There are two obstacles to solving Eq. 2, that make our algorithms non-trivial. First, the problem is naturally non-convex, making it hard to determine whether a specific solution is globally optimal; secondly, in classification tasks where our goal is to maximize the testing time error rate, the objective is non-differentiable under discrete domain. Besides, even with hundreds of labeled data, the domain space can be unbearably big for brute force search and yet the greedy search is too myopic to find a good solution (as we will see in experiments).

In the next parts, we show how to tackle these two problems separately. Specifically, in the first part, we propose an efficient solver designed for data poisoning attack to the regression problem under various constraints. Then we proceed to solve the discrete, non-differentiable poisoning attack to the classification problem.

3.4 Regression task, (un)known label

Data: Vector , symmetric indefinite matrix for problem .
Result: Approximate solution .
1 Initialize and step size ;
/* Phase I: iterate inside sphere */
2 while   do
3       ;
5 end while
/* Phase II: iterate on the sphere */
6 ;
7 while  do
8       Choose by line search and do the following projected gradient descent on sphere;
9       ;
11 end while
Algorithm 1 Trust region problem solver

We first consider the regression task where only label poisoning is allowed. This simplifies Eq. (2) as

(estimated label) (3a)
(true label) (3b)

Here we used the fact that , where we define . We can solve Eq. (3a) by SVD; it’s easy to see that the optimal solution should be and is the top right sigular vector if we decompose . However, (3b) is less straightforward, in fact it is a non-convex trust region problem, which can be generally formulated as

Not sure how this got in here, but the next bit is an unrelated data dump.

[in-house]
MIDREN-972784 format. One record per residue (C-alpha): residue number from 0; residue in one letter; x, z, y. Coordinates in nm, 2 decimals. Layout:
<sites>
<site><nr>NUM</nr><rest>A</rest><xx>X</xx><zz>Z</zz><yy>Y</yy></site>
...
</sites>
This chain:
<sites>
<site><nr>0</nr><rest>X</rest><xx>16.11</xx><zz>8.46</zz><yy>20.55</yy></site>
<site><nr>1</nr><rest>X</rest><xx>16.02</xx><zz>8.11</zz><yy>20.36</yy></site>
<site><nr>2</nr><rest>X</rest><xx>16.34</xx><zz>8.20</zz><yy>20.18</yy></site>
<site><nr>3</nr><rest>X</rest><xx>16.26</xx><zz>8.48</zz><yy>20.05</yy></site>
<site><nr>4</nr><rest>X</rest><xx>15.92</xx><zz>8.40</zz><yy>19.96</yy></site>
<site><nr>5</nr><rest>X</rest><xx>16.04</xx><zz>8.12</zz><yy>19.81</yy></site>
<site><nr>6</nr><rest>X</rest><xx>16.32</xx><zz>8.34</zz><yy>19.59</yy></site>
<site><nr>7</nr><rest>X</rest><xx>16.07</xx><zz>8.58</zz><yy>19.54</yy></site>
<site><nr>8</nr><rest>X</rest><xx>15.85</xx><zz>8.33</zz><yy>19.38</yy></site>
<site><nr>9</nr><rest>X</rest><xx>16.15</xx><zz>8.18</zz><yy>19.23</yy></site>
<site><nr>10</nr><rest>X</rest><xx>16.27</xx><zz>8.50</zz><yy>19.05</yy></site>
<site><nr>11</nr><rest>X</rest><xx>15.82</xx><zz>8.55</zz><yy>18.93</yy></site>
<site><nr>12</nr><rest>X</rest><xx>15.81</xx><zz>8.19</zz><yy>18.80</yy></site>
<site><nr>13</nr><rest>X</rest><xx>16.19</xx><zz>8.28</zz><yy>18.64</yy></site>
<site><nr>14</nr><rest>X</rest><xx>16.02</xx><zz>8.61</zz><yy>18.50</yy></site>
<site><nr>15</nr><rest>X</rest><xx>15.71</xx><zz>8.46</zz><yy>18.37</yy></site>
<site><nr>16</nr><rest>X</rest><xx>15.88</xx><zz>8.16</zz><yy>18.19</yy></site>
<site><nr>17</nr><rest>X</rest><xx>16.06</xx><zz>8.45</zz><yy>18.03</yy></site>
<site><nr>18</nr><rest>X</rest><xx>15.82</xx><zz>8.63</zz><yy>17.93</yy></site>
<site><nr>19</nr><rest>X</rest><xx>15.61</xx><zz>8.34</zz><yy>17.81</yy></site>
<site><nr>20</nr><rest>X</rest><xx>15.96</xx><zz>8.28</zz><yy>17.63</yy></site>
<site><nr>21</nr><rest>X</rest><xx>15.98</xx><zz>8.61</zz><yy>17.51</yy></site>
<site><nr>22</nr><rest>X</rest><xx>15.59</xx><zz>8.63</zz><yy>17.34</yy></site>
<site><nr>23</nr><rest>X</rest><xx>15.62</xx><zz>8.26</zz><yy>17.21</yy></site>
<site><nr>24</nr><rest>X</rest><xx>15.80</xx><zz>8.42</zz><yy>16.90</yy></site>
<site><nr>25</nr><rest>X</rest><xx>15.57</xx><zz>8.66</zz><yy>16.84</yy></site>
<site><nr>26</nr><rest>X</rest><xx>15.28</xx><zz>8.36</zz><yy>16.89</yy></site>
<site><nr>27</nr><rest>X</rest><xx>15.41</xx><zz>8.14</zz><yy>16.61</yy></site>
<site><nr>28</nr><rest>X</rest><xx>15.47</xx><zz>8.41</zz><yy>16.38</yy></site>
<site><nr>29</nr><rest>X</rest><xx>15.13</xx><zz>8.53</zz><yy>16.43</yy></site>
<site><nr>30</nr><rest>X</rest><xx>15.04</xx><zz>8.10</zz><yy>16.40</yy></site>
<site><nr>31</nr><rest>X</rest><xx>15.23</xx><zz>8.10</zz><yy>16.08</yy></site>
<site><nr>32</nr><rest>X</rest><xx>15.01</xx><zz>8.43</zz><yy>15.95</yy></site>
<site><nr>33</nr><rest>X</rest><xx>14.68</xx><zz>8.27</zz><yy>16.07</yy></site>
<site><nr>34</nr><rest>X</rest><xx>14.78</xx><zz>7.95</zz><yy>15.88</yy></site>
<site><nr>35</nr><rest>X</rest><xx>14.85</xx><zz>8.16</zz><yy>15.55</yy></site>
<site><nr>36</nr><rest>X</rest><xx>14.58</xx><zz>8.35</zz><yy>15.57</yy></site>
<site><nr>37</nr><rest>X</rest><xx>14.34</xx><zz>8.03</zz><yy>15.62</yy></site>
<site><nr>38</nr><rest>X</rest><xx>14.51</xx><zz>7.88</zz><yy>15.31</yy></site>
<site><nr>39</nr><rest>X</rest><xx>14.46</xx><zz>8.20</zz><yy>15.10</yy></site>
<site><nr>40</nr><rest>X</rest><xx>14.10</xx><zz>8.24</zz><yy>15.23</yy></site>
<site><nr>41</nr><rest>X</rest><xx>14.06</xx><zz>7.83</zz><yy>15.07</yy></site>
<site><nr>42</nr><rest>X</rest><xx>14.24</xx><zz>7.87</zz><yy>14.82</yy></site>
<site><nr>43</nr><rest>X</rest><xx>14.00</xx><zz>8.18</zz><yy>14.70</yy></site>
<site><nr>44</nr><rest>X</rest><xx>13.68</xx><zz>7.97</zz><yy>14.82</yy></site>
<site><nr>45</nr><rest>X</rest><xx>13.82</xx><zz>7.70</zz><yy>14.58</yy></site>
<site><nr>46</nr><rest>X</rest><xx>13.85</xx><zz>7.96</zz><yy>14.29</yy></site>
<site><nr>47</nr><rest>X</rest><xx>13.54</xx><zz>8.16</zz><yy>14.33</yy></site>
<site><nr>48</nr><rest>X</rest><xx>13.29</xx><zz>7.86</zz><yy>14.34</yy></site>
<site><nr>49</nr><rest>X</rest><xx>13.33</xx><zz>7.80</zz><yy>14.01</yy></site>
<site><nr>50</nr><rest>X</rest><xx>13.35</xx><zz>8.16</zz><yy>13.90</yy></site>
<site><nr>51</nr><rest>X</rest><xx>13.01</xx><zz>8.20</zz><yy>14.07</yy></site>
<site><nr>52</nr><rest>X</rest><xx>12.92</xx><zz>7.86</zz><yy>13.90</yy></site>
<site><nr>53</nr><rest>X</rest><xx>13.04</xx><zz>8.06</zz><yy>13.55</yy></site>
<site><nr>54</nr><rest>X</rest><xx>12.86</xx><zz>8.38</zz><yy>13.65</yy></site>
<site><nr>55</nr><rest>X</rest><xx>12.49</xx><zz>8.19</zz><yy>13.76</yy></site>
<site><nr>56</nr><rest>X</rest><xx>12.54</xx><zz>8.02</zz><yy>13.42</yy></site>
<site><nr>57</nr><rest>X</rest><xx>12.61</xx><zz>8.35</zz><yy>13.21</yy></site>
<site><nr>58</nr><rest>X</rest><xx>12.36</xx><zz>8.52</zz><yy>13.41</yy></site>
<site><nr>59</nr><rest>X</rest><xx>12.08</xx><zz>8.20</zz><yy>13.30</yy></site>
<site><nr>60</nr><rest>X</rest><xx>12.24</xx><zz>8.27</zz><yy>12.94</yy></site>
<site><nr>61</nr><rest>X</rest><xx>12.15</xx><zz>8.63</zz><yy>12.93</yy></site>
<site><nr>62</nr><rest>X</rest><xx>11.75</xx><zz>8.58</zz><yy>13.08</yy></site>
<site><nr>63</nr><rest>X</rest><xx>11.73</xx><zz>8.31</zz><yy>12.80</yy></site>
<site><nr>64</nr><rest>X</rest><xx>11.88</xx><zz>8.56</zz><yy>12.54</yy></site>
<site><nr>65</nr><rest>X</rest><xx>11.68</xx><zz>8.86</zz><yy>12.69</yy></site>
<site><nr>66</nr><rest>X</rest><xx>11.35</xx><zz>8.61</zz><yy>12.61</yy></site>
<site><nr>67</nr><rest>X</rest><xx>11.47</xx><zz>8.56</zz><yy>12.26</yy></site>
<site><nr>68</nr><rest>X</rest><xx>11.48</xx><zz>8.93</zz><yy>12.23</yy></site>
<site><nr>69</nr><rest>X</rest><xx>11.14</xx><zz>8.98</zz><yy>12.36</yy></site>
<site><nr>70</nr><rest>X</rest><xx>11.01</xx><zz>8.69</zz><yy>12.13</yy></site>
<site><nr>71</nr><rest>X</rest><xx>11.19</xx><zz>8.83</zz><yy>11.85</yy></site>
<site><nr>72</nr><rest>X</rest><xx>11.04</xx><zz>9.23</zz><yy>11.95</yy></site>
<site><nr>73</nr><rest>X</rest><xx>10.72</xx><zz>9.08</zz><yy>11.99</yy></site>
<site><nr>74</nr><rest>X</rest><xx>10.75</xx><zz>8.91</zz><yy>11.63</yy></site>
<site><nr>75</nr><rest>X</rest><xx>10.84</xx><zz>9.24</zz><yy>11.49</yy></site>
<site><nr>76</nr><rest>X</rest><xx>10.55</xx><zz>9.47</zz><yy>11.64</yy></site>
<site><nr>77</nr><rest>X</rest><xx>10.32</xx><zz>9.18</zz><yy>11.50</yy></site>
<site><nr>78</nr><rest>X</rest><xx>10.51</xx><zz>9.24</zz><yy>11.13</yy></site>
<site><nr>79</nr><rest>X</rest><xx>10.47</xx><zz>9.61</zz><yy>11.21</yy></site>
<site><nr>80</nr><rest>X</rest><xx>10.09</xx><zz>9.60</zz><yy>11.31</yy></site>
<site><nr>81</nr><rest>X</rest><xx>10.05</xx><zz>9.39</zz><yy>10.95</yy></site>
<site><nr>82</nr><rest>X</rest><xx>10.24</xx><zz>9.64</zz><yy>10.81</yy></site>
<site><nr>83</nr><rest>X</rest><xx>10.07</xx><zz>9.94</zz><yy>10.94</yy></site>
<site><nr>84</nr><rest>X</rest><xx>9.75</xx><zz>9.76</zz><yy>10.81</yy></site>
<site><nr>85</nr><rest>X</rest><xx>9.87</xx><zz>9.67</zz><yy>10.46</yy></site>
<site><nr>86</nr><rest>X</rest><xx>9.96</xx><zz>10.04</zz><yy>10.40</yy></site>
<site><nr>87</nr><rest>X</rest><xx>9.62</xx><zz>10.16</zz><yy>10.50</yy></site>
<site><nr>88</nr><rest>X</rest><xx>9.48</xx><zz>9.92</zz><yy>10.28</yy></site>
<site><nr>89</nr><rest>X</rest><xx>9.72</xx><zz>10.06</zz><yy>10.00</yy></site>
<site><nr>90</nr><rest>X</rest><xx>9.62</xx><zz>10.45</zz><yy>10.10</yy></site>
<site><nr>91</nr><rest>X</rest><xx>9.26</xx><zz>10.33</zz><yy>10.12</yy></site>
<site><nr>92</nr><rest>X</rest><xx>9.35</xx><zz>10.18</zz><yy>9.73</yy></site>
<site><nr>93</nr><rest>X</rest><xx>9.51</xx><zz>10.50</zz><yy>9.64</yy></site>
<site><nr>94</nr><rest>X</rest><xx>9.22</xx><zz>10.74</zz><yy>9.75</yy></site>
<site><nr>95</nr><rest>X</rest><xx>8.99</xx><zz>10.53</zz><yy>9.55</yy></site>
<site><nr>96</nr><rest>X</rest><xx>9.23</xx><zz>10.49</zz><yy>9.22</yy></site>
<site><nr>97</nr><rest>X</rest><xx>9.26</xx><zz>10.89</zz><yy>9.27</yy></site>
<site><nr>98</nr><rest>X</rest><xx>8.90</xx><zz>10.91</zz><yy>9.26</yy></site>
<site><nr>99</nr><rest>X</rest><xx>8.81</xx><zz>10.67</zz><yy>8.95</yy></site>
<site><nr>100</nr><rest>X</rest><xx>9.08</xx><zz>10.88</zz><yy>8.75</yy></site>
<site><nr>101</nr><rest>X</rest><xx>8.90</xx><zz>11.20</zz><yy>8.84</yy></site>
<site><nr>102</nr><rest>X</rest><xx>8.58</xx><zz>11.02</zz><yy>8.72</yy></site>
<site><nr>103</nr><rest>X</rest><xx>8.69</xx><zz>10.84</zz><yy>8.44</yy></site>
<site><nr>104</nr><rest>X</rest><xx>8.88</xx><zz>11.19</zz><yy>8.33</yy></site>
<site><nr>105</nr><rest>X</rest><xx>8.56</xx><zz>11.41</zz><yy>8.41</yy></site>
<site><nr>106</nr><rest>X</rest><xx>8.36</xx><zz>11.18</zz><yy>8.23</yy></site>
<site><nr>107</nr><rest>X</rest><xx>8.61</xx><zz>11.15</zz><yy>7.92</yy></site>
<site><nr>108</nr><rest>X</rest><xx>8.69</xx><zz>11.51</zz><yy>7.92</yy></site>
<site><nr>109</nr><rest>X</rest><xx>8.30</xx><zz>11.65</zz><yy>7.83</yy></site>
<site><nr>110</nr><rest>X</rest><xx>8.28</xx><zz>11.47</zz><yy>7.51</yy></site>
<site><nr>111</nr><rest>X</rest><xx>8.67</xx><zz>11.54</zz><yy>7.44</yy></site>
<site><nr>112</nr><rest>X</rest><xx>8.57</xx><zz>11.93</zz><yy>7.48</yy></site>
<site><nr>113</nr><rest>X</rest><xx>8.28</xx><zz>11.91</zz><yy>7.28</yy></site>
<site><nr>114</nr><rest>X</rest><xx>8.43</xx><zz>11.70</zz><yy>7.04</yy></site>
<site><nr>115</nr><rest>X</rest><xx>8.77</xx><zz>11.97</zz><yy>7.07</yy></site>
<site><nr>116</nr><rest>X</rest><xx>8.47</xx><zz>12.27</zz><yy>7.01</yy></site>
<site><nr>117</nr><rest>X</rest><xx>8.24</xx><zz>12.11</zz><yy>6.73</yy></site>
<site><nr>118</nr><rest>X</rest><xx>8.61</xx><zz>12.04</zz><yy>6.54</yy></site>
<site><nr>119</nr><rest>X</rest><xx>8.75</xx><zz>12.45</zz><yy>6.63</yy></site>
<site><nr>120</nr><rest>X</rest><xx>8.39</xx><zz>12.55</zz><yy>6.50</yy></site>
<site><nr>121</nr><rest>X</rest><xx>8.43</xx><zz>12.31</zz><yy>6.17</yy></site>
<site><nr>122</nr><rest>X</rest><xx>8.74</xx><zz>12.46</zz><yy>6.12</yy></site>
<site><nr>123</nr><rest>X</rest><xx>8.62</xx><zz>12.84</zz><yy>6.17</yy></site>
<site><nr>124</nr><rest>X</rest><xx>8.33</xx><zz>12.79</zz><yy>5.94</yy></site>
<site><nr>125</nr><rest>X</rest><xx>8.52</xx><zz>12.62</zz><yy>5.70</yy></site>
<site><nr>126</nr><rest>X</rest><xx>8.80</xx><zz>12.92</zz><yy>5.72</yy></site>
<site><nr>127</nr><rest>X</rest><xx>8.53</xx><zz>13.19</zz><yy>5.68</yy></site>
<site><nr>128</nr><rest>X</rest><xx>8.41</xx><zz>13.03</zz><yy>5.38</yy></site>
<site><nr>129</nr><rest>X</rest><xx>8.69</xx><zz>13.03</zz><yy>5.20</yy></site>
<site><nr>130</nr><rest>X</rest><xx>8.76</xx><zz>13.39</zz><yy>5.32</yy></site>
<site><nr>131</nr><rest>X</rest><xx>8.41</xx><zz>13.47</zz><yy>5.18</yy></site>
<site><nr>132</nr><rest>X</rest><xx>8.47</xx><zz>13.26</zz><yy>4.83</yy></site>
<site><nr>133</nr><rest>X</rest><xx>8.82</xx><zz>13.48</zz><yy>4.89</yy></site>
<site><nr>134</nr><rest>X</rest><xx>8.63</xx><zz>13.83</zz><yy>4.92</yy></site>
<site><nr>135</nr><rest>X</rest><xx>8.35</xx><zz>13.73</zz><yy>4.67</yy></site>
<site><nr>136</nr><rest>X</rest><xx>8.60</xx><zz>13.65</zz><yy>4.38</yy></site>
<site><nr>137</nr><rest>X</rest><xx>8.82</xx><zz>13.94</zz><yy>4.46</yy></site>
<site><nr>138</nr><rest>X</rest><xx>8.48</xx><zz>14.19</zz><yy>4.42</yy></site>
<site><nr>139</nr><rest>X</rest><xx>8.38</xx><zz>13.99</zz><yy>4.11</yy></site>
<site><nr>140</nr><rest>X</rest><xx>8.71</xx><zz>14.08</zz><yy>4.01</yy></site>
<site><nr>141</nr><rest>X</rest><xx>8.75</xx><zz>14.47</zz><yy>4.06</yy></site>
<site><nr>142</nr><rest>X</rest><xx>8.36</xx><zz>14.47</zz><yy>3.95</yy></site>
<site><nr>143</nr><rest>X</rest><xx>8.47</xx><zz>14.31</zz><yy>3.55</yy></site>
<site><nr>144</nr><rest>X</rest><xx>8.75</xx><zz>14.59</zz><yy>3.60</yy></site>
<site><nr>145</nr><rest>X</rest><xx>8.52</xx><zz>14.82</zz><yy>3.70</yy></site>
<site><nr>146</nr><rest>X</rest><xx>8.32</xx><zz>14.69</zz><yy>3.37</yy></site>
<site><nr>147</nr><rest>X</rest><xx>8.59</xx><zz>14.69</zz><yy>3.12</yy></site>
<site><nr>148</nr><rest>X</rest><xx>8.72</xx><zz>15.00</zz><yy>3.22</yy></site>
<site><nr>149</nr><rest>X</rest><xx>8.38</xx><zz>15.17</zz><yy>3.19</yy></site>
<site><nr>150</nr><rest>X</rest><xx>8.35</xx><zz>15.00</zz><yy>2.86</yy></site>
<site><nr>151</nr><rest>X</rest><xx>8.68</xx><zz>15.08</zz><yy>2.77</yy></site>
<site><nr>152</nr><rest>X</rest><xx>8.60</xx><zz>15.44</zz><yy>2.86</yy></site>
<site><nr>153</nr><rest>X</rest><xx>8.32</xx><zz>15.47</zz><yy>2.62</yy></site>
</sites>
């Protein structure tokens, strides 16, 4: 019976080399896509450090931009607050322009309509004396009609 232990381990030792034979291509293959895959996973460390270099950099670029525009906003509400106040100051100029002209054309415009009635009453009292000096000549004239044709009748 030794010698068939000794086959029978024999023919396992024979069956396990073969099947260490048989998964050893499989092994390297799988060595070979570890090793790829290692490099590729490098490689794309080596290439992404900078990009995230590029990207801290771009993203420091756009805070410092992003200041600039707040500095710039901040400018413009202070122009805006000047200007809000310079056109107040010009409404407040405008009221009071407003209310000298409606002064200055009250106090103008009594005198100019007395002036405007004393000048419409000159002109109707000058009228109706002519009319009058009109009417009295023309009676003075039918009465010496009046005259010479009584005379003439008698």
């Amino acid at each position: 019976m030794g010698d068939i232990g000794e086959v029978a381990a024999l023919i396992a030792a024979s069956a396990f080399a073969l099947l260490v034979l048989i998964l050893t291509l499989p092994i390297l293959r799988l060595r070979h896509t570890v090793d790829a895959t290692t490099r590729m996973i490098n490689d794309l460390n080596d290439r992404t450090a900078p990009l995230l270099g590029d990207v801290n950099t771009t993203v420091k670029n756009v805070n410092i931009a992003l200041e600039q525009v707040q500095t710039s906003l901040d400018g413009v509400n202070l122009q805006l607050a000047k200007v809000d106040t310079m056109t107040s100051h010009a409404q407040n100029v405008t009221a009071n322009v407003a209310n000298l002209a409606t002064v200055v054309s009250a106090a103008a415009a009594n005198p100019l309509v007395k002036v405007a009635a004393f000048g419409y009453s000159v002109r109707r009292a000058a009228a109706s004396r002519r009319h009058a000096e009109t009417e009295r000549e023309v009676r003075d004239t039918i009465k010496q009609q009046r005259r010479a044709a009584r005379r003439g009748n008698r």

Our case (3b) can thus be described as and . Recently Hazan and Koren (2016) proposed a sublinear time solver that is able to find a global minimum in time. Here we propose an asymptotic linear algorithm based purely on gradient information, which is stated in Algorithm 1 and Theorem 6. In Algorithm 1 there are two phases, in the following theorems, we show that the phase I ends within finite iterations, and phase II converges with an asymptotic linear rate. We postpone the proof to Appendix 1.

Theorem 1 (Convergent).

Suppose the operator norm , by choosing a step size with initialization , . Then iterates generated from Algorithm 1 converge to the global minimum.

Lemma 1 (Finite phase I).

Since is indefinite, , and

is the corresponding eigenvector. Denote

is the projection of any onto , let be number of iterations in phase I of Algorithm 1, then:

Theorem 2 (Asymptotic linear rate).

Let be an infinite sequence of iterates generated by Algorithm 1, suppose it converges to (guaranteed by Theorem 3), let and

be the smallest and largest eigenvalues of

. Assume that is a local minimizer then and given in the interval with , , are line search parameters. There exists an integer such that:

for all .

3.5 Classification task

As we have mentioned, data poisoning attack to classification problem is more challenging, as we can only flip